So, where is the pollinator party in your garden? Have you ever considered observing the diversity of pollinators that visit the plants in your garden? Try comparing native plants versus ornamental plants or straight species versus hybrids and discover what are the hardest working plants in your garden. Then plant more of them!

Monday, June 20, 2016

Celebrating Pollinators~The Keystone of our Gardens

Ah, the summer heat and humidity has arrived, making it a real challenge to do any serious gardening. Watering. Weeding. Walking. the garden is about all that gets done on these sweltering days. I prefer to get out at dawn about the time the wren sings his first song. This gives me a few hours to complete the necessary garden chores before I melt away. But, no matter how early I get outside the bumblebees and hummingbirds are already hurrying about their day with some serious oomph. The full service pollinator buffet that is our garden is open.

This week is National Pollinator Week. A week to celebrate all pollinators and their vital role in our ecosystems. This year I decided to share some of our native plants and native hybrids that attract and support bees, butterflies, beetles, flies, birds, moths, and ants in our garden.

Blanket flower, butterfly weed, hypericum, golden alexander,  passiflora incarnata
The photo above is our front walk. We are south facing and this area gets lots of sun plus heat off the brick of the house. Despite the harsh conditions these plants thrive here providing nectar sources, host plants and shelter for bees and butterflies. I often see lizards and anoles skulking about. Birds love to perch in the black locust 'twisty baby' before descending to the ground to pick up an insect to feed their young.

As our garden has evolved I have endeavored to plant communities that are not only appealing to the eye but service the pollinators so (1) they don't have to travel to another garden seeking nectar sources and (2) provide bloom sequences to keep them in our garden throughout the year.

Here is a hot color combo that makes an impact and attracts bees and butterflies. Blanket flowers are low growing and easy for smaller butterflies and bees to access. Butterfly weed provides some height and brings in bigger butterflies in the swallowtail family and the monarchs.

blanket flower with butterfly weed
Milkweed plants not only host monarch butterflies but, milkweed tussock moths, milkweed bug and aphids, an important food source for syrphid fly larva and lady beetles. (Read: Got Milkweed

Another delightful combination is the pastel colors of yarrow, echinacea and  buttonbush. In addition to the vibrant color, this combo offers texture. The shape of the cones on the echinacea are echoed in button bush flowers. These blooms attract an array of bees and butterflies.

Cephalanthus occidentalis, Echinacea, Achillea

If you have the right conditions (moist to wet/sunny) Cephalanthus occidentalis is essential for a pollinator garden. (Read more: Bodacious Button Bush).

Eastern Tiger Swallowtails enjoying Buttonbush blooms

The tall and bold rudbeckia maxima is a ravishing addition to a wildflower garden, naturalized area or cottage garden. The big blue basal leaves are attractive unto themselves but when the giant stalks rise up and tower over the surrounding plants, in my case monarda, goldenrod 'fireworks' and Georgia aster, it becomes a real conversation piece. The tall cones attract butterflies and later in the autumn, goldfinches will land on the tall stalks to forage seeds.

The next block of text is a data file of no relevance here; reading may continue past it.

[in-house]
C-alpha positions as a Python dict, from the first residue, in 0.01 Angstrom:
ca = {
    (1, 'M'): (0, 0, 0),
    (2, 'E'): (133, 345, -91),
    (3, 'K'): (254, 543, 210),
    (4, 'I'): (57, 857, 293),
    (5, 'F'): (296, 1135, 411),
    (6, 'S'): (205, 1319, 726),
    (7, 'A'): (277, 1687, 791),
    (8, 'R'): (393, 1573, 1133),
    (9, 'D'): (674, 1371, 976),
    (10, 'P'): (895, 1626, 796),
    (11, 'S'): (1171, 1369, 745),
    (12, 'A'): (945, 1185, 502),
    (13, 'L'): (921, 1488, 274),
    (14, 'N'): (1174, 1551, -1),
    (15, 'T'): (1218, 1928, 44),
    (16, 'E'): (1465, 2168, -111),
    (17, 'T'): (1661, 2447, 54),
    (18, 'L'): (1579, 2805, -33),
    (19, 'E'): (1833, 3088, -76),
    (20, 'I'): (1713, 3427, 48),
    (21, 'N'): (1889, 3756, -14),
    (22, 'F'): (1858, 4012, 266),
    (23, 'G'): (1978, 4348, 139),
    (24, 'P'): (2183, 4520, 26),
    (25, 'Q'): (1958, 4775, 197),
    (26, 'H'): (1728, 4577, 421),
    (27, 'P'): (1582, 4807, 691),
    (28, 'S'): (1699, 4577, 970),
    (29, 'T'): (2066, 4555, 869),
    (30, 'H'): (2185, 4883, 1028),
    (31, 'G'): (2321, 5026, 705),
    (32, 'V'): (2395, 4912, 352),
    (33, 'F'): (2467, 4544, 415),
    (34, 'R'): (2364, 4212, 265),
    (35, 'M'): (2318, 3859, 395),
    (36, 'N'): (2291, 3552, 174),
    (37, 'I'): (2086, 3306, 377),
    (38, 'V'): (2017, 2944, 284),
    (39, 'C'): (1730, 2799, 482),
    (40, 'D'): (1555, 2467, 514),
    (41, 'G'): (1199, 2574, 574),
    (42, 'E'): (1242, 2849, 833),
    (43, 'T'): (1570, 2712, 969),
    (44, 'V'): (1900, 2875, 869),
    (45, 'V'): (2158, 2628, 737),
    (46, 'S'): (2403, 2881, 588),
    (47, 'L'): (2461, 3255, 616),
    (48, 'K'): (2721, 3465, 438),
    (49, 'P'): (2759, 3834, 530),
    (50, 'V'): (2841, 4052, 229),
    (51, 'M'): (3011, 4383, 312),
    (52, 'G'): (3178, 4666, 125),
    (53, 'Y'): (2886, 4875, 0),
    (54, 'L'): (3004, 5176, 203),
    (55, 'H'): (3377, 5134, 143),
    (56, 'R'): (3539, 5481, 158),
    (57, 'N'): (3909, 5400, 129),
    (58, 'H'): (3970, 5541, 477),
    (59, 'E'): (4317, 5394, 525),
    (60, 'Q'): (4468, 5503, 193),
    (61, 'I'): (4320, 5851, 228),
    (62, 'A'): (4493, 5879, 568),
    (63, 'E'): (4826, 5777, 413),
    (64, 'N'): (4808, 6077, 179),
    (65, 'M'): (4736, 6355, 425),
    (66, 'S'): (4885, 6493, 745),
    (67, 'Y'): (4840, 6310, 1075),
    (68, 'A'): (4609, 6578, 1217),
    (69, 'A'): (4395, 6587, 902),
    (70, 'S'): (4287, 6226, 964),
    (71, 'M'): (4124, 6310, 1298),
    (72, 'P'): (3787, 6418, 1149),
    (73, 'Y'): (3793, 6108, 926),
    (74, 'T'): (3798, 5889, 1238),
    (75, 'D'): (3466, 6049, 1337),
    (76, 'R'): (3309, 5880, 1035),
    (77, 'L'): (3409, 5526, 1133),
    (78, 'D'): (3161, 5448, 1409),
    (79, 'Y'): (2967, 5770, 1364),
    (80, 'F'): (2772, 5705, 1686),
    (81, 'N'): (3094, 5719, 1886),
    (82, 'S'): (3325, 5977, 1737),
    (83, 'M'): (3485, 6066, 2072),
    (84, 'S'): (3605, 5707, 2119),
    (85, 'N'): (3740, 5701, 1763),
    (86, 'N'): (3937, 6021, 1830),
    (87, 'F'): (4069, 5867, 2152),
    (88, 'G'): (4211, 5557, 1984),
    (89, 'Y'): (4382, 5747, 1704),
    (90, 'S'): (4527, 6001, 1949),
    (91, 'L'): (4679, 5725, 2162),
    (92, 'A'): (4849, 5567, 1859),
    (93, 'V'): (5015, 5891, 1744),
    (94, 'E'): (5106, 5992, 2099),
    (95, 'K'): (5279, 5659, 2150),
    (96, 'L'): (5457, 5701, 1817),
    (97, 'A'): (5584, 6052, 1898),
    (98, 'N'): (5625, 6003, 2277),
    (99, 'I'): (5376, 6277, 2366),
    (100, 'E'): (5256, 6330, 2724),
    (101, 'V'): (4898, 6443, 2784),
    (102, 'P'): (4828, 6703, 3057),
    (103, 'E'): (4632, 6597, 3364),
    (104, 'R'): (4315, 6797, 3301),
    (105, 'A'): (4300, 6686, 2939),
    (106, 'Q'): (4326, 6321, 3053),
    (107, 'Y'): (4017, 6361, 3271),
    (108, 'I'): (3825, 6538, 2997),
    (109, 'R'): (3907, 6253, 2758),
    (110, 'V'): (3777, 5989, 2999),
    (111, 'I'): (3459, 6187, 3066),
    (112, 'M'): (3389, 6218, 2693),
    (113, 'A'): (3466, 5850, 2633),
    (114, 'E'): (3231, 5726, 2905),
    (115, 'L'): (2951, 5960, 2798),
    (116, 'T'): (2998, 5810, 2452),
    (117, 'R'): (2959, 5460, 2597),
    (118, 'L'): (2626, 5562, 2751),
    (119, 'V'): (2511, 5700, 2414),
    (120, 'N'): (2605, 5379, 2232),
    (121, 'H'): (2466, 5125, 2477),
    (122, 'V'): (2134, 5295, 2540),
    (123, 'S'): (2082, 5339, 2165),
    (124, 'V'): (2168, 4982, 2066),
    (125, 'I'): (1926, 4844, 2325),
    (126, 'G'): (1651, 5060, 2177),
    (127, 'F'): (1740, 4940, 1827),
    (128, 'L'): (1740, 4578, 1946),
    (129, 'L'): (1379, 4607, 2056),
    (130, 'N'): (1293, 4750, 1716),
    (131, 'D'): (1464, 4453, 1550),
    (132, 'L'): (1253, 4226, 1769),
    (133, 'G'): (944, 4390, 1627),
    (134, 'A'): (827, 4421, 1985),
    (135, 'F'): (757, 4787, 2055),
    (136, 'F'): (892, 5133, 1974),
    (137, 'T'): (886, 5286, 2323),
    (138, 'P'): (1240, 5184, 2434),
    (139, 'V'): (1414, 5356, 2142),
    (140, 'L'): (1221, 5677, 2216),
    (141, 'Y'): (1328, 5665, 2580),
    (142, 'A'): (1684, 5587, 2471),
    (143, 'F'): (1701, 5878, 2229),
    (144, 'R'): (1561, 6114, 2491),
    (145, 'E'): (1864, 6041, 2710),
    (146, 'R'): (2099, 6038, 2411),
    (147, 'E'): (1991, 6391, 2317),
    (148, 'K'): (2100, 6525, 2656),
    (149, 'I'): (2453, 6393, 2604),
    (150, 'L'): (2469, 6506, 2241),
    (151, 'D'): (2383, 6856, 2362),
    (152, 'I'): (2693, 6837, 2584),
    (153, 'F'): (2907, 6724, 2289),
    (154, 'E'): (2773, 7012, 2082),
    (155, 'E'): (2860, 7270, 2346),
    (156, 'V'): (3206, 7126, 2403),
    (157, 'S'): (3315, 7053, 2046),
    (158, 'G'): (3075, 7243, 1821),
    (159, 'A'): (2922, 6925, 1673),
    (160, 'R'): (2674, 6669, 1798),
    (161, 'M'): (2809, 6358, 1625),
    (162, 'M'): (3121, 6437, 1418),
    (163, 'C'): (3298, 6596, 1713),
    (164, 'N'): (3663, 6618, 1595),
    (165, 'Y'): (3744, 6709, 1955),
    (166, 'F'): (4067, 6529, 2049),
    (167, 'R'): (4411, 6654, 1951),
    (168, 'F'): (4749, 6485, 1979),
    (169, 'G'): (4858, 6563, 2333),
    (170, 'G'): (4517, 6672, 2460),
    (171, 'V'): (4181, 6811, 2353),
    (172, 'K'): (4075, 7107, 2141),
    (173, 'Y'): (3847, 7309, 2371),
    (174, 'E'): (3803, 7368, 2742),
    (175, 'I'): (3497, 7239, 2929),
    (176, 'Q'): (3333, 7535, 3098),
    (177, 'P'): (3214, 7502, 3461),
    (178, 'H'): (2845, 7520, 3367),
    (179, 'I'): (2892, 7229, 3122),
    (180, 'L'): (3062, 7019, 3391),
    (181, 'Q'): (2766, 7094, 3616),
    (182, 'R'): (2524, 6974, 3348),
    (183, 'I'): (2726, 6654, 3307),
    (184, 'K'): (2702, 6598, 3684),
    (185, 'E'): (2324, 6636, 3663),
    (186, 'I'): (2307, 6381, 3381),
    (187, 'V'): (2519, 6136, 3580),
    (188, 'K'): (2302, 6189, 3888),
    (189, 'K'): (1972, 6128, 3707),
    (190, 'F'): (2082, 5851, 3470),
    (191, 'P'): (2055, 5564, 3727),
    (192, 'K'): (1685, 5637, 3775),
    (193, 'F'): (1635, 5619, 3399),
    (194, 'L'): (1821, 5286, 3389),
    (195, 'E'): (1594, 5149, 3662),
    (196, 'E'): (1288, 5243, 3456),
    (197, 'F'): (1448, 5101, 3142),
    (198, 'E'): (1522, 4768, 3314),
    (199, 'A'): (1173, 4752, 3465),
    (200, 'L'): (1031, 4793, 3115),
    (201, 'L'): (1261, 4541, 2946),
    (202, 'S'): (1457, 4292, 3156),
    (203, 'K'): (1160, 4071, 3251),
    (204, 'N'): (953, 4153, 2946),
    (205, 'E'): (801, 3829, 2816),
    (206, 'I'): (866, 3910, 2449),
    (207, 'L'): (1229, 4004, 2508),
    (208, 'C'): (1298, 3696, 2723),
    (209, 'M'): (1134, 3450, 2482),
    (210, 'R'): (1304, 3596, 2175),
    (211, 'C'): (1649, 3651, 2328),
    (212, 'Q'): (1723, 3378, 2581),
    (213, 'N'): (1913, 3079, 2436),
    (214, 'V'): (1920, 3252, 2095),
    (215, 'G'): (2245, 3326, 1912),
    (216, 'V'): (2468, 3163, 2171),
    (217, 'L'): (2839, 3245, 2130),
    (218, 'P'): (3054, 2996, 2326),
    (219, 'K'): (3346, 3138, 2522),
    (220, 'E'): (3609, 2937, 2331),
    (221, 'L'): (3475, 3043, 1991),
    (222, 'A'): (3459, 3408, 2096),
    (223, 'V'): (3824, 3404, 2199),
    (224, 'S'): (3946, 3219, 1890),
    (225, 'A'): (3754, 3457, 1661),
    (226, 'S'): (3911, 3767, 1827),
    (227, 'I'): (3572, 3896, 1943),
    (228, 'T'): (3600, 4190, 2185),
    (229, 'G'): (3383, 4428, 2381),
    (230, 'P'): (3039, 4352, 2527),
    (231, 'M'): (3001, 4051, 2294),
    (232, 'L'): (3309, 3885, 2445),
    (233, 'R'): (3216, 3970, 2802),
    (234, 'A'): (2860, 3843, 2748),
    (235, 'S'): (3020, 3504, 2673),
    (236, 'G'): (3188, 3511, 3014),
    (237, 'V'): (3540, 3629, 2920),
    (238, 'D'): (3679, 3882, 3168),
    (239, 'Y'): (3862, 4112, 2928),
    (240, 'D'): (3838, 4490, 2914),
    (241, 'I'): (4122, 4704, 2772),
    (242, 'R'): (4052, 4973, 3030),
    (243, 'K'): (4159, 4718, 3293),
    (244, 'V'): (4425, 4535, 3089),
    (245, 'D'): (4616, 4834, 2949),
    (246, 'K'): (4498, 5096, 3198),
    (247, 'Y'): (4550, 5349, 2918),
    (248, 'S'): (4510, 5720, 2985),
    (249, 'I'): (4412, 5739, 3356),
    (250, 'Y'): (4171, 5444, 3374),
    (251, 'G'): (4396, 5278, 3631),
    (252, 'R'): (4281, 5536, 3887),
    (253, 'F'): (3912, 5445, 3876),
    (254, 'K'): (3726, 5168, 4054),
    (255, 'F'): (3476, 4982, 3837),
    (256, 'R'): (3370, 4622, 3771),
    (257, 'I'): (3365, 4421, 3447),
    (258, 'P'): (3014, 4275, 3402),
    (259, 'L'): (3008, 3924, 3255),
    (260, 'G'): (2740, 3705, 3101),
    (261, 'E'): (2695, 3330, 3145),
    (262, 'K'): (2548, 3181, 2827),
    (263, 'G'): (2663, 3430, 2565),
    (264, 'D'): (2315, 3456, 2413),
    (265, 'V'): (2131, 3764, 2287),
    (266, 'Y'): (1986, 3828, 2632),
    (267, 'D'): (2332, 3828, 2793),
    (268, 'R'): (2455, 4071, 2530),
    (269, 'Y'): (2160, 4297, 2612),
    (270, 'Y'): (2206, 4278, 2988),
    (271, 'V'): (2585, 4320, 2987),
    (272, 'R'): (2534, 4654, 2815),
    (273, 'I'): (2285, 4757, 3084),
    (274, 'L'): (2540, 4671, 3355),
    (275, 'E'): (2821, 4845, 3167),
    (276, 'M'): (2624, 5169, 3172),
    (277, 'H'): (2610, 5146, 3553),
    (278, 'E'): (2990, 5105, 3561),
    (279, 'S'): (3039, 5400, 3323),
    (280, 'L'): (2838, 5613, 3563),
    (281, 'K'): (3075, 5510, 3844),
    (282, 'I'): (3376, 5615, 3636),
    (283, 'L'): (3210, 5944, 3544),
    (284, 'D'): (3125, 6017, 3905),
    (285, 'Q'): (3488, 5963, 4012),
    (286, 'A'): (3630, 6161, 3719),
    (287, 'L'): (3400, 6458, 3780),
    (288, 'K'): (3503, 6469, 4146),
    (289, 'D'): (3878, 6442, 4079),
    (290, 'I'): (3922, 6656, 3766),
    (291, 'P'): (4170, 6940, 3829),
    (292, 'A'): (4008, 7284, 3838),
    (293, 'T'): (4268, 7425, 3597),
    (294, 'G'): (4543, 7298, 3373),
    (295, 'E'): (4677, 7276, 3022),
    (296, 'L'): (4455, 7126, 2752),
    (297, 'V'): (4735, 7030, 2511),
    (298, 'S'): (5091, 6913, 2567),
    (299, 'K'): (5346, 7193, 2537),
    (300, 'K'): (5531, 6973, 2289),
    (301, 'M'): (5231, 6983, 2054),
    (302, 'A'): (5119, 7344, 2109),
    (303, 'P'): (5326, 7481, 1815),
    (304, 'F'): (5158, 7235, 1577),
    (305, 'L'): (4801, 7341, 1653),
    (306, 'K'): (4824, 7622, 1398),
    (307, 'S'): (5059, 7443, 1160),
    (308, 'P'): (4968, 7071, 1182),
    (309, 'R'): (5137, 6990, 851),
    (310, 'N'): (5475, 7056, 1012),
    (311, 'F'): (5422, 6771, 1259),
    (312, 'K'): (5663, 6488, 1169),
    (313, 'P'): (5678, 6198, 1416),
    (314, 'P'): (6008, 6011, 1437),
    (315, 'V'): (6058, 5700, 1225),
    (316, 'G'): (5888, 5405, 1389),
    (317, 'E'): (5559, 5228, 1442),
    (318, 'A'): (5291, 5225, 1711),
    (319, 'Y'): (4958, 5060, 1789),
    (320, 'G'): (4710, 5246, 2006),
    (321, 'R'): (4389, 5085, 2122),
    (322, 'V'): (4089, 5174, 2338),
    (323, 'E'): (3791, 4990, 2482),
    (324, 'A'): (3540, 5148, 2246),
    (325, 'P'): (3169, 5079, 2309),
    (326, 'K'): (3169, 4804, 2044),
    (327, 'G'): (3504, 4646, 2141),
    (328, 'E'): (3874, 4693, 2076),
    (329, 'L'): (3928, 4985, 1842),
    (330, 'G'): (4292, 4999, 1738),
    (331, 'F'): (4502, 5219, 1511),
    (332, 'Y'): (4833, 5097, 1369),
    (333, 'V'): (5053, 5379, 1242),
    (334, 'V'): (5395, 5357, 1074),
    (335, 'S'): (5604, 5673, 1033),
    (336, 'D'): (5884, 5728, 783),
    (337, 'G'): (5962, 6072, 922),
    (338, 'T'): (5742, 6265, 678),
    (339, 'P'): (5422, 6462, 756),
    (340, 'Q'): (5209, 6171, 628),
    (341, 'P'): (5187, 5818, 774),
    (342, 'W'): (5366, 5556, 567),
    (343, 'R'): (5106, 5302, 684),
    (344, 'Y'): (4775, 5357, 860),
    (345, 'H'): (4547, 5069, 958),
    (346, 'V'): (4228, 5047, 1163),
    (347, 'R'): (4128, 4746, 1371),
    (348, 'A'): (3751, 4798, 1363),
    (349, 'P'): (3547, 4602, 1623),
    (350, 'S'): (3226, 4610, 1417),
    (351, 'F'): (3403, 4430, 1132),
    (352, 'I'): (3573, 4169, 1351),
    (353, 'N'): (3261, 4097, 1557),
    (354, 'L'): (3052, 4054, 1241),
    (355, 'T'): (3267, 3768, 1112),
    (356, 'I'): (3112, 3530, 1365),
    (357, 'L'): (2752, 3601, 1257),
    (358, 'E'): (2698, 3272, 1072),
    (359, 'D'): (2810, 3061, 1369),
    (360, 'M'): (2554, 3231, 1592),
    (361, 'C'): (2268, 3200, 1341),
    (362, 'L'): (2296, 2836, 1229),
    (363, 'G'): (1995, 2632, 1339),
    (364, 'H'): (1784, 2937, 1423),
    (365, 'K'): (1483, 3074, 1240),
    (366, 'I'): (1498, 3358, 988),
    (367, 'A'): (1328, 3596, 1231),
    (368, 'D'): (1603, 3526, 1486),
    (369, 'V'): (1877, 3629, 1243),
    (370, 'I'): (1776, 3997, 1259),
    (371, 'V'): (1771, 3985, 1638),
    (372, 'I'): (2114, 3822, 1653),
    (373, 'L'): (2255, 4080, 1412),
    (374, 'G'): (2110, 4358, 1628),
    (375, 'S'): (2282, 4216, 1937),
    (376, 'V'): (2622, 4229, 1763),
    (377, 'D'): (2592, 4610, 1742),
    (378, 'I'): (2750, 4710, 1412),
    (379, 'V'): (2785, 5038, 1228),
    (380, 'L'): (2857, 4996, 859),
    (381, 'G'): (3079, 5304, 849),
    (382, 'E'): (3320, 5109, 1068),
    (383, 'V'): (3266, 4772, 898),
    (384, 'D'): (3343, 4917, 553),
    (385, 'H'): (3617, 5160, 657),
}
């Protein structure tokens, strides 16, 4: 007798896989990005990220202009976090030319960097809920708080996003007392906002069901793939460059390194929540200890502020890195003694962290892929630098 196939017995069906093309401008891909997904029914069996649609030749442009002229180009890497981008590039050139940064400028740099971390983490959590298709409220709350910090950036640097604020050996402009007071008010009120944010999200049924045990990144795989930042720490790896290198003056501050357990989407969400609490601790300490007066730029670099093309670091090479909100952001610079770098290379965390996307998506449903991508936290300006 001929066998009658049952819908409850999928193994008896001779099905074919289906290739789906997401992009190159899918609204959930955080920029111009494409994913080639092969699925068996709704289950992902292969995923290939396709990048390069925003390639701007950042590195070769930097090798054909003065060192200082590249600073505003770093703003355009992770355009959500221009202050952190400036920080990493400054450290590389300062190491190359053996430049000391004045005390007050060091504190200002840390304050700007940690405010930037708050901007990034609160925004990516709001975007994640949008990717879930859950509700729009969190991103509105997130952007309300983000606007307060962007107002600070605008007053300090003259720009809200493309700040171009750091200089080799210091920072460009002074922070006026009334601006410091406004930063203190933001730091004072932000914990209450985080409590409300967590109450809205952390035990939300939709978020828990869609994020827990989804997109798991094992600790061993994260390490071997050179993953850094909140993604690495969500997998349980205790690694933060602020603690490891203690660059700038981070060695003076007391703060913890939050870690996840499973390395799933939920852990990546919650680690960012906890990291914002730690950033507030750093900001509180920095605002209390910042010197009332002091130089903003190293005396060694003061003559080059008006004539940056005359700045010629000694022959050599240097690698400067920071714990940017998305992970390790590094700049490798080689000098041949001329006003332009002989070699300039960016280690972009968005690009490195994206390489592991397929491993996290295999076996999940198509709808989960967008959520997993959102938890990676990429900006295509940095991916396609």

Rudbeckia maxima

This dramatic coneflower is in a class of its own and in my opinion not seen in gardens enough. Wouldn't they make lovely cut flowers too! But maybe its most endearing feature is that deer don't like them.

the developing blooms of Rudbeckia maxima

Vines are a fabulous way to get even more gardening real estate by growing your garden vertically. Tubular blooms like this clematis texensis are enjoyed by our hummingbirds while adding striking color and shape to move your eye upward.

Clematis texensis 'Princess Diana'
Angularfruit milkvine is a high climbing vine in the milkweed family. I picked this plant up a few years ago at our State Botanical Garden's native plant sale. Like other plants in the milkweed family, this is host to the monarch butterfly caterpillars, milkweed tussock moth caterpillars and nymphs of the milkweed bug.

Angularfruit milkvine

It grows in well drained soil in an open woodland setting. The primary visitors are flies and butterflies who prefer to visit rotting fruit, tree sap and manure such as the Red Spotted Purple, Red Admiral, Viceroy and Question Mark. But don't let this deter you, the attractive star shaped blooms and heart shaped leaves are an attractive addition to a garden.

star shaped blooms of Angularfruit milkvine

Passiflora incarnata is a staple vine in our garden. It serves as host plant for the Gulf and Variegated Fritillary butterflies. The showy flowers provide nectar for the adult butterflies but are also adored by carpenter bees, who often get so drunk on the nectar they roll off the blooms.

Gulf Fritillary butterfly on passiflora incarnta bloom

Our meadow garden is a pollinator haven. Not only do all the plants here provide nectar sources for a variety of native pollinators, they also help to restore an area of the garden that was dry exposed clay.

Rudbeckia hirta